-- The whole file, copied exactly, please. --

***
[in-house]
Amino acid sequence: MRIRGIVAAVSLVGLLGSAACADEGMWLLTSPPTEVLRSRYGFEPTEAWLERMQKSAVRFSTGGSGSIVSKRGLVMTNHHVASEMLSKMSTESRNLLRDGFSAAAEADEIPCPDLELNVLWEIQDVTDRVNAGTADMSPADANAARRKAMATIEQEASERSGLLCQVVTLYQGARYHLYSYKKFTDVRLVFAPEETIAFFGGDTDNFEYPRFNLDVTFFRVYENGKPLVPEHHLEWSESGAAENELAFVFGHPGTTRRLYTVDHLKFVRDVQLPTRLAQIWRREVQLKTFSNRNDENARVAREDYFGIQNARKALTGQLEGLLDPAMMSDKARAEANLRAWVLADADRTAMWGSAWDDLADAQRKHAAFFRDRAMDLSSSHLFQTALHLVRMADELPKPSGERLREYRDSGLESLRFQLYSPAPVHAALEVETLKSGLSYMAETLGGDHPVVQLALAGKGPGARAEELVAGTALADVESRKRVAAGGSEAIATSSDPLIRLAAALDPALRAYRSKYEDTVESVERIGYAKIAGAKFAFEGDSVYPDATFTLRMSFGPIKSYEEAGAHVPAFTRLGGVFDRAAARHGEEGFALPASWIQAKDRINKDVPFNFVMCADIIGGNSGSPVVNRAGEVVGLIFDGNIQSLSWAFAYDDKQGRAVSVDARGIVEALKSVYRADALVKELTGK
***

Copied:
[in-house]
Amino acid sequence: MRIRGIVAAVSLVGLLGSAACADEGMWLLTSPPTEVLRSRYGFEPTEAWLERMQKSAVRFSTGGSGSIVSKRGLVMTNHHVASEMLSKMSTESRNLLRDGFSAAAEADEIPCPDLELNVLWEIQDVTDRVNAGTADMSPADANAARRKAMATIEQEASERSGLLCQVVTLYQGARYHLYSYKKFTDVRLVFAPEETIAFFGGDTDNFEYPRFNLDVTFFRVYENGKPLVPEHHLEWSESGAAENELAFVFGHPGTTRRLYTVDHLKFVRDVQLPTRLAQIWRREVQLKTFSNRNDENARVAREDYFGIQNARKALTGQLEGLLDPAMMSDKARAEANLRAWVLADADRTAMWGSAWDDLADAQRKHAAFFRDRAMDLSSSHLFQTALHLVRMADELPKPSGERLREYRDSGLESLRFQLYSPAPVHAALEVETLKSGLSYMAETLGGDHPVVQLALAGKGPGARAEELVAGTALADVESRKRVAAGGSEAIATSSDPLIRLAAALDPALRAYRSKYEDTVESVERIGYAKIAGAKFAFEGDSVYPDATFTLRMSFGPIKSYEEAGAHVPAFTRLGGVFDRAAARHGEEGFALPASWIQAKDRINKDVPFNFVMCADIIGGNSGSPVVNRAGEVVGLIFDGNIQSLSWAFAYDDKQGRAVSVDARGIVEALKSVYRADALVKELTGK